Identifying the micro from the peta: tales of big data in the micro world

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Dr. Kyrpides joined the DOE Joint Genome Institute in 2004 to lead the Genome Biology Program and the development of the data management and comparative analysis platforms for microbial genomes and metagenomes (IMG). He became the Metagenomics Program head in 2010 and leads the Prokaryotic Super Program and the Microbiome Data Science Group since 2011. Prior to joining the DOE Joint Genome Institute, Dr. Kyrpides led the development of the genome analysis and Bioinformatics core at Integrated Genomics Inc. in Chicago, IL. He did his postdoctoral studies with Carl Woese at the University of Illinois at Urbana-Champaign and with Ross Overbeek at the Argonne National Laboratory. Dr Kyrpides has over 25 years of research experience in sequence analysis, bioinformatics, and microbial genomics and published more than 530 papers in the field. He led the development of several pioneering data managements systems in microbial genomics and metagenomics, which are widely used in the community and have several thousand users across the world. Research in his group focuses on Microbiome Data Science. This includes the understanding of structure and function of various microorganisms and microbial communities and the elucidation of the evolutionary dynamics that shape the microbial genomes. To accomplish that, his group is developing novel methods for enabling large-scale comparative analysis, as well as mining and visualization of big data. Some of his current projects include the sequencing and comparative analysis of thousands of archaeal and bacterial type strains, uncovering Earthʼs Virome, the delineation of host-virus interactions, and the discovery of novel protein families from microbiome data. Dr Kyrpides has received a number of prestigious awards including the van Niel International Prize for Studies in Bacterial Systematics, an outstanding performance award from Lawrence Berkeley National Laboratory, and the Academic Excellence Prize from Empeirikeion Foundation. He is an elected fellow of the American Academy of Microbiology and he is in the list of the most Highly Cited Researchers from 2014-2016.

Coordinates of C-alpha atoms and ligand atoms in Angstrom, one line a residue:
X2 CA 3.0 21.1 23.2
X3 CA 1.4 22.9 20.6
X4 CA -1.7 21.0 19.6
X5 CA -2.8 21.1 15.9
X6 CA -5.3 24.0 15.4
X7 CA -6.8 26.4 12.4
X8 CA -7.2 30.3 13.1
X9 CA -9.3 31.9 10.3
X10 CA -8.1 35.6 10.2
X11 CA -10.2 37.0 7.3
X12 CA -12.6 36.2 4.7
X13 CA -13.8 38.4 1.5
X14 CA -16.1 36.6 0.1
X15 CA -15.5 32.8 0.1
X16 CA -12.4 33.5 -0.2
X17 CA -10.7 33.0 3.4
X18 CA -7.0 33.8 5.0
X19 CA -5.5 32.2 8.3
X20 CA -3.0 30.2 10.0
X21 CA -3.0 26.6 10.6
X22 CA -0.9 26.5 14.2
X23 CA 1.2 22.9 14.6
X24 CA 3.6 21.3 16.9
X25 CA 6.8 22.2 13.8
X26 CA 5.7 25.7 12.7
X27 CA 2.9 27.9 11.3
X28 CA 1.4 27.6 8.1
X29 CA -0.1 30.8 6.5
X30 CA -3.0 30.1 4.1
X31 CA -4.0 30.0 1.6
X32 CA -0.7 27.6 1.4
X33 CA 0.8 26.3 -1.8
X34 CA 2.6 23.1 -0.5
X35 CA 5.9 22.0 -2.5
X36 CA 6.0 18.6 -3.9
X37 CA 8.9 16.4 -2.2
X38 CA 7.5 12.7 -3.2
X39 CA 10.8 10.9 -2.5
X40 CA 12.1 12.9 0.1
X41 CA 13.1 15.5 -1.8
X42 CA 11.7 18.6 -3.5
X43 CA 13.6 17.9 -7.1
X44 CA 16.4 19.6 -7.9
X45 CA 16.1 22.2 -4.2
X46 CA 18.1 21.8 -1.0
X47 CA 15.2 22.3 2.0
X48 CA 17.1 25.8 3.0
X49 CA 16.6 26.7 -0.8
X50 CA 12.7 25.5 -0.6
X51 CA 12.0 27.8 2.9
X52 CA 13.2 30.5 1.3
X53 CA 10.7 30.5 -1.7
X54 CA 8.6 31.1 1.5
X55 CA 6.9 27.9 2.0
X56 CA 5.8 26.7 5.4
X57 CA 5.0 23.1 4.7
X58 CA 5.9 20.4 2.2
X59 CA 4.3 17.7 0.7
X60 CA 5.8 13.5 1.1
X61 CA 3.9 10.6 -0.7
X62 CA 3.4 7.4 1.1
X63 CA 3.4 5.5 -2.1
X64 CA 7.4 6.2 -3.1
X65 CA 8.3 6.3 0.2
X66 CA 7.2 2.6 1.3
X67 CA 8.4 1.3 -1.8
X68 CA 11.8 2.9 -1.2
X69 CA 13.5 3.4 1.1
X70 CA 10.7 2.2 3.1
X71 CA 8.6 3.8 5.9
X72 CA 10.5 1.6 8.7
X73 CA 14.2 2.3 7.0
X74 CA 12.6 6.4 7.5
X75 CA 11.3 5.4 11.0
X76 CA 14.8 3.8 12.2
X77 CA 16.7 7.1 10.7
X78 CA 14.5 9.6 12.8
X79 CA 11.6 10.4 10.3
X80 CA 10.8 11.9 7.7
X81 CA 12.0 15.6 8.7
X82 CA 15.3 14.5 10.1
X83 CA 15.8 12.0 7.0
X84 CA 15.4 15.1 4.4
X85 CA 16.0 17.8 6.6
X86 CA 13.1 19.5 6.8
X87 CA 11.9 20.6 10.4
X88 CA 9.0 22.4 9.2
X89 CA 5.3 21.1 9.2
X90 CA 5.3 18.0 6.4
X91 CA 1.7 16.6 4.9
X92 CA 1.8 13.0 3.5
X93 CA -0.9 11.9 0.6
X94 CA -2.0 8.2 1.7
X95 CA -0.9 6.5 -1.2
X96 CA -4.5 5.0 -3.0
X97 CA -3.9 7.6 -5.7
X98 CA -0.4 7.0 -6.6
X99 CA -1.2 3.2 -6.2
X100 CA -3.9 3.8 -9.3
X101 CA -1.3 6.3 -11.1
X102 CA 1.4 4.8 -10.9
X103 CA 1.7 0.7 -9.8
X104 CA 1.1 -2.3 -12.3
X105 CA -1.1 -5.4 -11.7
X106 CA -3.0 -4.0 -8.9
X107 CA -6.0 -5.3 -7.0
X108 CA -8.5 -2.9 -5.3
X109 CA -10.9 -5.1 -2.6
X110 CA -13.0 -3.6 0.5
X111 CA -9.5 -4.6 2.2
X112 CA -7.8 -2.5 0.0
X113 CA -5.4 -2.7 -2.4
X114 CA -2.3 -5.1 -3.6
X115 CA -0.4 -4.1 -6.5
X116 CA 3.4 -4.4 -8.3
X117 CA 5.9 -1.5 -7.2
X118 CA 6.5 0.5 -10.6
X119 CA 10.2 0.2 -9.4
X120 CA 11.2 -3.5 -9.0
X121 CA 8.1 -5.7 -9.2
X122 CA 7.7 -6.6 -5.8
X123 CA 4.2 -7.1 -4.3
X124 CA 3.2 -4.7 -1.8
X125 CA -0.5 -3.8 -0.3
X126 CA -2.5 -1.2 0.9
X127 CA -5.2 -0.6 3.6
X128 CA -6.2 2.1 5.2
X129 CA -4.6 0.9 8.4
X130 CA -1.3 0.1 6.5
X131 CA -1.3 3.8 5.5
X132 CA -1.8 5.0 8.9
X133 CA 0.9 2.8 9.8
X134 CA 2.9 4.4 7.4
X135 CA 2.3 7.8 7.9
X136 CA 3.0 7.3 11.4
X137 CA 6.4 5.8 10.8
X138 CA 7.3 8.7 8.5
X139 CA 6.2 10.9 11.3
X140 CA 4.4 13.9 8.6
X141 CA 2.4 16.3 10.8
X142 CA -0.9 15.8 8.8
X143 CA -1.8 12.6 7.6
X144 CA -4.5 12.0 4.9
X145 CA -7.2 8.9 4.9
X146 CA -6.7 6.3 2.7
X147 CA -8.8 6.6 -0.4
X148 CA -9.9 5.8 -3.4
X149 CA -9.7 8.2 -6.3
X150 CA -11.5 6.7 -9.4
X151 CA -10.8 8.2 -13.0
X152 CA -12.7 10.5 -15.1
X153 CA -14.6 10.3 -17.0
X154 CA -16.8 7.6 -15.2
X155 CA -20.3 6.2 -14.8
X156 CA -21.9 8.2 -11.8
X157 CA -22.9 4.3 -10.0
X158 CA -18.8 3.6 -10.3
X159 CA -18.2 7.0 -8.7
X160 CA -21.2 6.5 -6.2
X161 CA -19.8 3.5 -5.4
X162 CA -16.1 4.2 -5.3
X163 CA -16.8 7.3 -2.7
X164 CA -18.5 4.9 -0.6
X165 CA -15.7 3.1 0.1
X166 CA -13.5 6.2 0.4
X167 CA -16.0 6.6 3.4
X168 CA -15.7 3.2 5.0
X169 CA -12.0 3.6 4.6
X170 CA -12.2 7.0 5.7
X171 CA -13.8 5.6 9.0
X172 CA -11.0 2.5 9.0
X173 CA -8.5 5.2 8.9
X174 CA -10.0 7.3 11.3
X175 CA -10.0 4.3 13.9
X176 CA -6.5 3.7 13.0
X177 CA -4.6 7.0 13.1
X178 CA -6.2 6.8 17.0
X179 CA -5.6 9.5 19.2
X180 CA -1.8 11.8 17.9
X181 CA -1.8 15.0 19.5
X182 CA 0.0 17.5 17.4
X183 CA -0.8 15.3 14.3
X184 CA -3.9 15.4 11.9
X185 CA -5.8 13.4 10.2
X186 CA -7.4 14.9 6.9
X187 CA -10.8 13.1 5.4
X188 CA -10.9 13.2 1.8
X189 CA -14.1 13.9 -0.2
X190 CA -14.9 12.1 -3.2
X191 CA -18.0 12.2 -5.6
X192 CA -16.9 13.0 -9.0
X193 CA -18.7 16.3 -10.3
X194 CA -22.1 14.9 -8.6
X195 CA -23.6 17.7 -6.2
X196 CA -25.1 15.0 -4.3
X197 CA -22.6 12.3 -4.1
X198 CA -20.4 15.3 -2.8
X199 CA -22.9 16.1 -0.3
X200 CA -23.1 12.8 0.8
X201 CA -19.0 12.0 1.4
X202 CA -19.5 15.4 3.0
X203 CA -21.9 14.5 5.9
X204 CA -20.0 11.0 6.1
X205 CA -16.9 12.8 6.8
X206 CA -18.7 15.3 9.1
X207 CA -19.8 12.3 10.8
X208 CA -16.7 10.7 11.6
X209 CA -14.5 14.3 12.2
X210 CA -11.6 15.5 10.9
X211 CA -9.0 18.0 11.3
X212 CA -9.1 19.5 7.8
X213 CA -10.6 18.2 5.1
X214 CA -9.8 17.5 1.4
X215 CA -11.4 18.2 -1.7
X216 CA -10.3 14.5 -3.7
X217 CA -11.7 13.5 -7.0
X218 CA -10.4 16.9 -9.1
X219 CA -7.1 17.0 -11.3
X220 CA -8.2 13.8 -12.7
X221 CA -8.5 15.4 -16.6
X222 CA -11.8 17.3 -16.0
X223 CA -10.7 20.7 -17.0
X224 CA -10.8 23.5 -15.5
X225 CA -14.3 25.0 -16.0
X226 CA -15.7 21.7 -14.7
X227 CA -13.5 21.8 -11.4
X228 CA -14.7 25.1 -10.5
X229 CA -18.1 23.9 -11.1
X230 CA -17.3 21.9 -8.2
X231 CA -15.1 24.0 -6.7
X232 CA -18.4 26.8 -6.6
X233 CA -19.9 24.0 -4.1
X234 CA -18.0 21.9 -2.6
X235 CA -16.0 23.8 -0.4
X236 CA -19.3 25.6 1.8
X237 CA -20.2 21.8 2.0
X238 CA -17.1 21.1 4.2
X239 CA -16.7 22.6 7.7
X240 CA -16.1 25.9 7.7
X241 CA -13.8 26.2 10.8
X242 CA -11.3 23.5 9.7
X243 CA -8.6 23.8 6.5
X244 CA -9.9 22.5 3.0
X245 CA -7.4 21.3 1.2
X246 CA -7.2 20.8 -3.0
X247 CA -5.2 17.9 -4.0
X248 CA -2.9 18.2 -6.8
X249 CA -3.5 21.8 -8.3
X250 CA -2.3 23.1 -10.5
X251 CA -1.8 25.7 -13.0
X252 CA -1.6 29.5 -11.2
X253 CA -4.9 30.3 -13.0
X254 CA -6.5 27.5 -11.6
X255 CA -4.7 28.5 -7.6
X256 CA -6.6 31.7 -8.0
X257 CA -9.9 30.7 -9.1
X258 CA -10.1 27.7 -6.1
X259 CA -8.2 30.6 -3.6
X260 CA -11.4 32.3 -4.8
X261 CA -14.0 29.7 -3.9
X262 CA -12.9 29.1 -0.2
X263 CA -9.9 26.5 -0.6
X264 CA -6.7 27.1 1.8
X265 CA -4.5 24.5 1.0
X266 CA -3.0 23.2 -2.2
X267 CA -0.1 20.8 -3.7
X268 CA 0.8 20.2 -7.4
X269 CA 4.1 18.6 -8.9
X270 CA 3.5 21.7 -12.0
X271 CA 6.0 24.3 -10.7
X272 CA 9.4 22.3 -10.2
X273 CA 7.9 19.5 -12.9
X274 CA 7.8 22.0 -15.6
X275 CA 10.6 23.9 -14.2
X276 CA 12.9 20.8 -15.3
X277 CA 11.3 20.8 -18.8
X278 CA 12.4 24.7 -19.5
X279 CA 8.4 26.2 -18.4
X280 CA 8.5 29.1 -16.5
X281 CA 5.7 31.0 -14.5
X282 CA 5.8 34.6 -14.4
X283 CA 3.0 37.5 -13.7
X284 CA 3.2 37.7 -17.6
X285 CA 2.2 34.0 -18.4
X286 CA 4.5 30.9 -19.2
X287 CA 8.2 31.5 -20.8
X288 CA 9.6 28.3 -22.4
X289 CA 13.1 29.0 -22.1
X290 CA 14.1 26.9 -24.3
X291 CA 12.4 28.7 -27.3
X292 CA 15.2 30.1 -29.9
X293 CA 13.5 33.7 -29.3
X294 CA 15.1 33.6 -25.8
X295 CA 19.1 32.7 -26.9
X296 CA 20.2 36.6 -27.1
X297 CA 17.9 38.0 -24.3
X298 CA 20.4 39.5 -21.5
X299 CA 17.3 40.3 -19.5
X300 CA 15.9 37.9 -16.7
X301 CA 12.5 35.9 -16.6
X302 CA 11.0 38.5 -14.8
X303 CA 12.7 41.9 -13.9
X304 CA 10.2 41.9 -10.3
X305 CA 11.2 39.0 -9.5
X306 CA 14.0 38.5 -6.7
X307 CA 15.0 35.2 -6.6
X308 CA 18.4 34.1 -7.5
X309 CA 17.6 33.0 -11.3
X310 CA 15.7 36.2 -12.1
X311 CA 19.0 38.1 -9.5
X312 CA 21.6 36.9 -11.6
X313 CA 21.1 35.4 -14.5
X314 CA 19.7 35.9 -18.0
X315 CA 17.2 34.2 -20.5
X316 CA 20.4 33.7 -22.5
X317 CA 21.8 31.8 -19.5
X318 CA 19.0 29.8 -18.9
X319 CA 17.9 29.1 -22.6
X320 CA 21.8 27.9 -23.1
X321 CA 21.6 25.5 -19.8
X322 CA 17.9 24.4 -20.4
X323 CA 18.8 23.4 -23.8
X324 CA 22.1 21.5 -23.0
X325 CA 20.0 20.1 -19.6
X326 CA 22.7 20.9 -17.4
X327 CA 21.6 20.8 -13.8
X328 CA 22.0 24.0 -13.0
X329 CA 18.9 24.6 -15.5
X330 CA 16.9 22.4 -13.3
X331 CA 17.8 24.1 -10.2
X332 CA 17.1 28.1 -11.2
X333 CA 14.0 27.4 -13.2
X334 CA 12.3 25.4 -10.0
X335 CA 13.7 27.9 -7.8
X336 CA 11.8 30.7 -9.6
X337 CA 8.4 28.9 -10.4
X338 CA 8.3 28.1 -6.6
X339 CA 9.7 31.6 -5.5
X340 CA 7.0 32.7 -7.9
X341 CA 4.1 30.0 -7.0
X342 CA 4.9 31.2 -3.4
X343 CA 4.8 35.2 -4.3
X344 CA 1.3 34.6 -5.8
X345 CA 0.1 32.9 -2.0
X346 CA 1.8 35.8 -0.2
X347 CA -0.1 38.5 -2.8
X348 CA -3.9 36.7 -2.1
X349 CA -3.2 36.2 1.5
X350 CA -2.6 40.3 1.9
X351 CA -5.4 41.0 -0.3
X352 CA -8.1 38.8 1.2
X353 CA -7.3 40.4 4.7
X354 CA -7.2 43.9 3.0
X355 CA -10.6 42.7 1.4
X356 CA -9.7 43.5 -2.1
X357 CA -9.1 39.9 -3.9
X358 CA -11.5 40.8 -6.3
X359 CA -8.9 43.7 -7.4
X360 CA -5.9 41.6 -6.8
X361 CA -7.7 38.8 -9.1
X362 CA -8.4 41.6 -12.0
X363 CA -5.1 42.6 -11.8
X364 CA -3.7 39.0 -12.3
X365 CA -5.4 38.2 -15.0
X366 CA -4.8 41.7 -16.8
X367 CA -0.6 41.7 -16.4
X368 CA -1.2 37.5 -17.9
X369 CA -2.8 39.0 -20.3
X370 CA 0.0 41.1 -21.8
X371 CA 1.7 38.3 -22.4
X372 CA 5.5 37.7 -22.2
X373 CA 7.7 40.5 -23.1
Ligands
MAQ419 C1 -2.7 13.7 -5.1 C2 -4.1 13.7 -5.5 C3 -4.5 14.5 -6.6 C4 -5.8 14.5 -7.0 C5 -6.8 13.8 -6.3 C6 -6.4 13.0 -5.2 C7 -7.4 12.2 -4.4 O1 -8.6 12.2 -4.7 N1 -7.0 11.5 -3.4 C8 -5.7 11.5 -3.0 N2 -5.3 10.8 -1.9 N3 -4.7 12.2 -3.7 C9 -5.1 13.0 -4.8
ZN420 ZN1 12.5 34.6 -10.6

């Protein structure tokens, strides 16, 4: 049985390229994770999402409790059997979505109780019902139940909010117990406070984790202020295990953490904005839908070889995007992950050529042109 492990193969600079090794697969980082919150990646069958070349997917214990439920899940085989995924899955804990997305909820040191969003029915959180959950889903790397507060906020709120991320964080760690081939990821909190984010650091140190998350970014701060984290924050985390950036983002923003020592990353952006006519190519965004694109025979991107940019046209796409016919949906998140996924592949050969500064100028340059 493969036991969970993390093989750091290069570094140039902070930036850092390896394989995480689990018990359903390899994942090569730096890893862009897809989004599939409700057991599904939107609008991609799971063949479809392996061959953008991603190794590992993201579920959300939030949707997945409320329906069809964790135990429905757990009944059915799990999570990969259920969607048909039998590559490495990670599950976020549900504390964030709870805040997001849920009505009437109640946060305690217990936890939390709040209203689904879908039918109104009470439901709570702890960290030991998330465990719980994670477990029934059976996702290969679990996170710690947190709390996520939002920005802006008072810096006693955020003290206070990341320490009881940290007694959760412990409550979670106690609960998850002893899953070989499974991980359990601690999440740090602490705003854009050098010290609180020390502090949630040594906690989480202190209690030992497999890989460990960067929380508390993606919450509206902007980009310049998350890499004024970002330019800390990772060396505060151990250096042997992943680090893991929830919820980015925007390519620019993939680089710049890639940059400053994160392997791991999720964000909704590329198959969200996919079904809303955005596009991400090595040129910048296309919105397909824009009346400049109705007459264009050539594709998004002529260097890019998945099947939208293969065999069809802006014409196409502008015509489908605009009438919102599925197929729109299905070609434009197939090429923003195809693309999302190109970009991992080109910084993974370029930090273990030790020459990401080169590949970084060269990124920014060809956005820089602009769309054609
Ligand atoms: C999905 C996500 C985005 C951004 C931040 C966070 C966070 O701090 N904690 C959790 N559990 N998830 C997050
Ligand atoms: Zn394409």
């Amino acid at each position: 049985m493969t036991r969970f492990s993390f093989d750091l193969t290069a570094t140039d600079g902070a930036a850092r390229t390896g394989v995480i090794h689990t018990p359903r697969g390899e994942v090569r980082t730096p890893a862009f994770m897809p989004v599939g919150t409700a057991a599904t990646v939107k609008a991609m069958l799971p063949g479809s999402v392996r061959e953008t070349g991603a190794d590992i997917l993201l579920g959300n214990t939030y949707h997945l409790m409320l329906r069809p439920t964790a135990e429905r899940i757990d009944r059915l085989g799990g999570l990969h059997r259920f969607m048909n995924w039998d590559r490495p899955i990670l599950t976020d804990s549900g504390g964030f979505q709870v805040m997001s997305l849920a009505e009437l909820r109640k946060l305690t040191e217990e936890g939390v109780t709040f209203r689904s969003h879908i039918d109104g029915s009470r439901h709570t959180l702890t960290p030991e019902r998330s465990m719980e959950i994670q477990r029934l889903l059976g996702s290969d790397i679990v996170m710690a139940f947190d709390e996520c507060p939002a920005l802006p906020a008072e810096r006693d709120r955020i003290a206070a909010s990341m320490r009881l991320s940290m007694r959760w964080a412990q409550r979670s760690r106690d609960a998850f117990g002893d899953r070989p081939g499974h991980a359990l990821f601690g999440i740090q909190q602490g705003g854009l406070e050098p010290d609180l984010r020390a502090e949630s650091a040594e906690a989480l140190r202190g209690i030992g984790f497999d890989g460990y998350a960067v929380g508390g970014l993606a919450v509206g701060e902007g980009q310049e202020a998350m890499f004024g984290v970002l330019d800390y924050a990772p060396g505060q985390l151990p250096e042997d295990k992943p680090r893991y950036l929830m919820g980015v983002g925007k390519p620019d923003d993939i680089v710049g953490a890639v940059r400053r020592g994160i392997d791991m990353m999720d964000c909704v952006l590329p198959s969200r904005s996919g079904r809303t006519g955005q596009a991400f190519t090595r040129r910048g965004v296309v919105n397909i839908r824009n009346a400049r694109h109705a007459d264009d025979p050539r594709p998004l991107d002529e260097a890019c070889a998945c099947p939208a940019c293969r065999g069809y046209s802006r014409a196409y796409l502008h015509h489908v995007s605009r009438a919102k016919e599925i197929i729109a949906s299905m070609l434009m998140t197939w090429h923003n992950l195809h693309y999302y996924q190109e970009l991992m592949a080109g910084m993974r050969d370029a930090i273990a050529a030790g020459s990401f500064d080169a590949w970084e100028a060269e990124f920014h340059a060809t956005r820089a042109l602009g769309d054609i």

Shotgun sequencing of environmental samples has revealed a new universe of microbial communities (metagenomes) involving previously uncultured organisms, which is expected to further advance our understanding the structure and function of entire microbial communities and expand our current knowledge of genetic and functional diversity of individual micro-organisms. Although most metagenomic studies aim to unveil the genetic and functional novelty present in various environments, current best practices in metagenome analysis tools, and workflows, are suffering from a number of pitfalls, impairing the fulfillment of this objective. I will describe some of our computational approaches and will emphasize the value of assemblies in enabling the exploration of large metagenomic datasets and the discovery of novelty. I will discuss the results for the discovery of novel phylogenetic lineages as well as the exploration of the viral dark matter.

Presentation: 1:09:25



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